The race is on to develop batteries that are less expensive, safer, longer-lasting, more energy-dense, and easily recyclable. All-solid-state batteries show promise, but obstacles to their wide-scale adoption remain. In a review article published in Nature Nanotechnology, nanoengineers at the University of California San Diego (UCSD) offer a research roadmap that discusses four challenges of commercializing this technology:
1) Stable solid electrolyte chemical interfaces
2) New tools for in-operando diagnosis and characterization
3) Scalable and cost-effective manufacturability
4) Batteries designed for recyclability
“It’s critical that we step back and think about how to address these challenges simultaneously, because they are all interrelated,” said Shirley Meng, a nanoengineering professor at UCSD.
The researchers focused on inorganic solid electrolytes such as ceramic oxides or sulfide glasses. Inorganic solid electrolytes are a relatively new class of solid electrolytes for all-solid-state batteries (in contrast to organic solid electrolytes, which have been more extensively researched.) “At this point, we should shift our focus away from chasing higher ionic conductivity,” said Meng. “Instead, we should focus on stability between solid-state electrolytes and electrodes.”
The process of understanding what goes on inside a battery requires real-time nanoscale characterization. “We have a much easier time observing today’s lithium-ion batteries. But in all-solid-state batteries, everything is solid or buried. If you try the same techniques for all-solid-state batteries, it’s like trying to see through a brick wall,” said Darren Tan, a nanoengineering Ph.D. candidate at UCSD. One way researchers are overcoming these challenges is using cryogenic methods to keep battery materials cool, mitigating their decomposition under the electron microscope probe.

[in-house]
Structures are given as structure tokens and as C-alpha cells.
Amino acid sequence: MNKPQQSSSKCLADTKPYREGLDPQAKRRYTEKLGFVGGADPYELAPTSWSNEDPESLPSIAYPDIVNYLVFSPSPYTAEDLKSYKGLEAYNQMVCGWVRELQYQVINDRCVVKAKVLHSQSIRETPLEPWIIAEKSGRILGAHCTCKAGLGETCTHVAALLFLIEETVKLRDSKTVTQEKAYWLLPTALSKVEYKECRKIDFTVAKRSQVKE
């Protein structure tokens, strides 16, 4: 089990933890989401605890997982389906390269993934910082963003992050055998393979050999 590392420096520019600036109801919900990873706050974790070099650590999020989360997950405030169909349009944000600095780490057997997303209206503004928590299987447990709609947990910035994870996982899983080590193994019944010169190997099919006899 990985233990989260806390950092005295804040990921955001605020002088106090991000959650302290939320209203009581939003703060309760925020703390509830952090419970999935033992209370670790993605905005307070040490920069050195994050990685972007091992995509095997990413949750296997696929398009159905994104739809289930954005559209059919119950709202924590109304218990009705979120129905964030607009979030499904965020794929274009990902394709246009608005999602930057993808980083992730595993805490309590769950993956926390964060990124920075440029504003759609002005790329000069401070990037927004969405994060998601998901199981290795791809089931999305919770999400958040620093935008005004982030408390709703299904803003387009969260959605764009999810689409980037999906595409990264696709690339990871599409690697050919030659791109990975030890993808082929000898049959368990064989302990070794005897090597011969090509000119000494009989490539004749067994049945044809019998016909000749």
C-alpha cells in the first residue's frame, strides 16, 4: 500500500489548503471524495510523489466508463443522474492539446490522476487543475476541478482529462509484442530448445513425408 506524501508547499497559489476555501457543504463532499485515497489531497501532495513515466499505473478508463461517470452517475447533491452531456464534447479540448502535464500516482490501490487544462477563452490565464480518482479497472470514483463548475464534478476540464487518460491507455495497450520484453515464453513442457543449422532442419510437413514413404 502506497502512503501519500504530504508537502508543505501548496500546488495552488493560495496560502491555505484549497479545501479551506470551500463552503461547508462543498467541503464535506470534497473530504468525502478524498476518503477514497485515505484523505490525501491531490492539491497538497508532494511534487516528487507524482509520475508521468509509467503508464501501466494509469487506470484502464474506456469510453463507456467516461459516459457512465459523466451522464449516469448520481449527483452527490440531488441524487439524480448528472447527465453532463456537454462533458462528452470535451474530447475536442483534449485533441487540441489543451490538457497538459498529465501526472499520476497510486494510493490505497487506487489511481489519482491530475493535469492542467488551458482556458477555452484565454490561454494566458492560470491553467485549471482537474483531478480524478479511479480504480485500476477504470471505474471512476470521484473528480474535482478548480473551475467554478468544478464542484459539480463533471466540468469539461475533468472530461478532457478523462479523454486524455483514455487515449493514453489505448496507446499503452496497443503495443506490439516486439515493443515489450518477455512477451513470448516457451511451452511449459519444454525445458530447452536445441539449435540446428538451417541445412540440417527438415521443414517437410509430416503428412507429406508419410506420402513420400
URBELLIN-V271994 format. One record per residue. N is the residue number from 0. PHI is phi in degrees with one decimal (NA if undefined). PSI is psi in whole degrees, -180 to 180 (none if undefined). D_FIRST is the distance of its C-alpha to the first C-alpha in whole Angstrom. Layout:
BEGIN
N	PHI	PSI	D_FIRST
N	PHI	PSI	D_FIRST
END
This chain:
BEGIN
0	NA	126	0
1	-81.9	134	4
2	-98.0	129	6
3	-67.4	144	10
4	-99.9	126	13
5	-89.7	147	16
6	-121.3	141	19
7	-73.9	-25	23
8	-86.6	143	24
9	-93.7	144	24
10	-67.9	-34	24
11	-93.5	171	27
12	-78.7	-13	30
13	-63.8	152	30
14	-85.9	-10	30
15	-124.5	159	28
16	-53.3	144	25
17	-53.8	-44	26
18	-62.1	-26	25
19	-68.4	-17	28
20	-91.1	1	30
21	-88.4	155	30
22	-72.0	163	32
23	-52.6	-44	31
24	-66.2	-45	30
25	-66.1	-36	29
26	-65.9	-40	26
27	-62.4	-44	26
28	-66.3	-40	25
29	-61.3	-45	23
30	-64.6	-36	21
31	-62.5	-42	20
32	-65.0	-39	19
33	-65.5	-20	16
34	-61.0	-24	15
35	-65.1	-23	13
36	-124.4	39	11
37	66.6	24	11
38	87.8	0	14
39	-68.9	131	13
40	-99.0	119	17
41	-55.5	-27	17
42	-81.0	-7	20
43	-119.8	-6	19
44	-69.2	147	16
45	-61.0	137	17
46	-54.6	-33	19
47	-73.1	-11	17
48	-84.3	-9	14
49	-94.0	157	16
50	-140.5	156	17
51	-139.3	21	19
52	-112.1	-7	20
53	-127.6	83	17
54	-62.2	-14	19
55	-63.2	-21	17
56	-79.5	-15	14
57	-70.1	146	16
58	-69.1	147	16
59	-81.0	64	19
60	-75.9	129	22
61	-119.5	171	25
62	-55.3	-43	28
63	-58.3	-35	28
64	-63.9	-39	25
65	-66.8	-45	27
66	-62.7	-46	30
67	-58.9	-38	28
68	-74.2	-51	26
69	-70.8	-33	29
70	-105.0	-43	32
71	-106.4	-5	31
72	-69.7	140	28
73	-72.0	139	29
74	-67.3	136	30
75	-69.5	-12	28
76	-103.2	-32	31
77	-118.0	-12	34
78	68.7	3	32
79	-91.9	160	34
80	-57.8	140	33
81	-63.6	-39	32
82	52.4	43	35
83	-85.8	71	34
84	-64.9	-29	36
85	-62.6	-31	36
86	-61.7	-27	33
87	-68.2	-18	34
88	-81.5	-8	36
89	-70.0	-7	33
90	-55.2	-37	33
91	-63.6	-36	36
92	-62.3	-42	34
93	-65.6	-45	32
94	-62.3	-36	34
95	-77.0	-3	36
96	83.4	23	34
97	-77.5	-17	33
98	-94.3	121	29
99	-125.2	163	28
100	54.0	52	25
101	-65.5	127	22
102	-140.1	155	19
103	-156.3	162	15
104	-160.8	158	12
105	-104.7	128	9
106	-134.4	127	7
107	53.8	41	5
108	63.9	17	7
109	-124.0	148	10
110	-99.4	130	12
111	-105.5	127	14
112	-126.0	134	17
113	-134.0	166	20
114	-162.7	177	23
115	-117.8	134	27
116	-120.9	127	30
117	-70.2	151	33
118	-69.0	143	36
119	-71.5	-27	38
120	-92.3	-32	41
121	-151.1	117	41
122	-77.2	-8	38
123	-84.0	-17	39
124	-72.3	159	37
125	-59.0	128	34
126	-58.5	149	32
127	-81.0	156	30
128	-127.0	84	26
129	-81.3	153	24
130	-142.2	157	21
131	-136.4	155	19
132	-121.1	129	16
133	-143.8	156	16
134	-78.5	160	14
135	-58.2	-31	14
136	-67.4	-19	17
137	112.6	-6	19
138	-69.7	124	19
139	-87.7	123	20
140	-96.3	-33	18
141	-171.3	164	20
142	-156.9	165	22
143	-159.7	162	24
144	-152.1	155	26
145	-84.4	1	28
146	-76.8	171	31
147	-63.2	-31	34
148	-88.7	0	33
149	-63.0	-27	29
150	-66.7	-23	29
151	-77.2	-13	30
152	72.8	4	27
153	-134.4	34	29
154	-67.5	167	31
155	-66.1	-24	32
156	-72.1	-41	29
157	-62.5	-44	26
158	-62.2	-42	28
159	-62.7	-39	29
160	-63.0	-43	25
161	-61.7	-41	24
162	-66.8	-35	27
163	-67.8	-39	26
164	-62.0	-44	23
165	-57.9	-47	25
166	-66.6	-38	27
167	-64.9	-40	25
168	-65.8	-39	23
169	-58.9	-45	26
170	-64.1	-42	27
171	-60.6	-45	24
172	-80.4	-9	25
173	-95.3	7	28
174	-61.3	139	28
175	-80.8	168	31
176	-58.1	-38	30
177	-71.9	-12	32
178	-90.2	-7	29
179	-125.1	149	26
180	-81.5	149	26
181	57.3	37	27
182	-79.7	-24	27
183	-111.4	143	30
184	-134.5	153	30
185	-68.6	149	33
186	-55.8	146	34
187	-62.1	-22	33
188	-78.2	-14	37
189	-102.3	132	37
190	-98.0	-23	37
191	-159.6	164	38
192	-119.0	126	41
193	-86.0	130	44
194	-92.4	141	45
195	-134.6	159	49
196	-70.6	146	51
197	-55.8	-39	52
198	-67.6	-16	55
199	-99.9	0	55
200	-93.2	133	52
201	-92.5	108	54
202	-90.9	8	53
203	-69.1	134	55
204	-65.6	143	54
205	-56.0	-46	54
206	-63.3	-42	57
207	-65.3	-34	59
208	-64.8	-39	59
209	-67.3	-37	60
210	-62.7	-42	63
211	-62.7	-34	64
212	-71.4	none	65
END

To overcome scalability issues, researchers are combining ceramics used in traditional material sciences with polymers used in organic chemistry to develop flexible and stable solid electrolytes that are compatible with scalable manufacturing processes. To address problems of material synthesis, the team also reports how solid electrolyte materials can be scalably produced using single-step fabrication without the need for additional annealing steps.
Today’s battery recycling methods are expensive, energy- and time-intensive, and include toxic chemicals for processing. Moreover, these methods only recover a small fraction of the battery materials, mainly because today’s batteries have not been designed with recyclability in mind. “Cost-effective reusability and recyclability must be baked into the future advances that are needed to develop all-solid-state batteries that provide high energy densities,” said UCSD nanoengineering professor Zheng Chen. “It’s critical that we don’t make the same recyclability mistakes that were made with lithium-ion batteries.”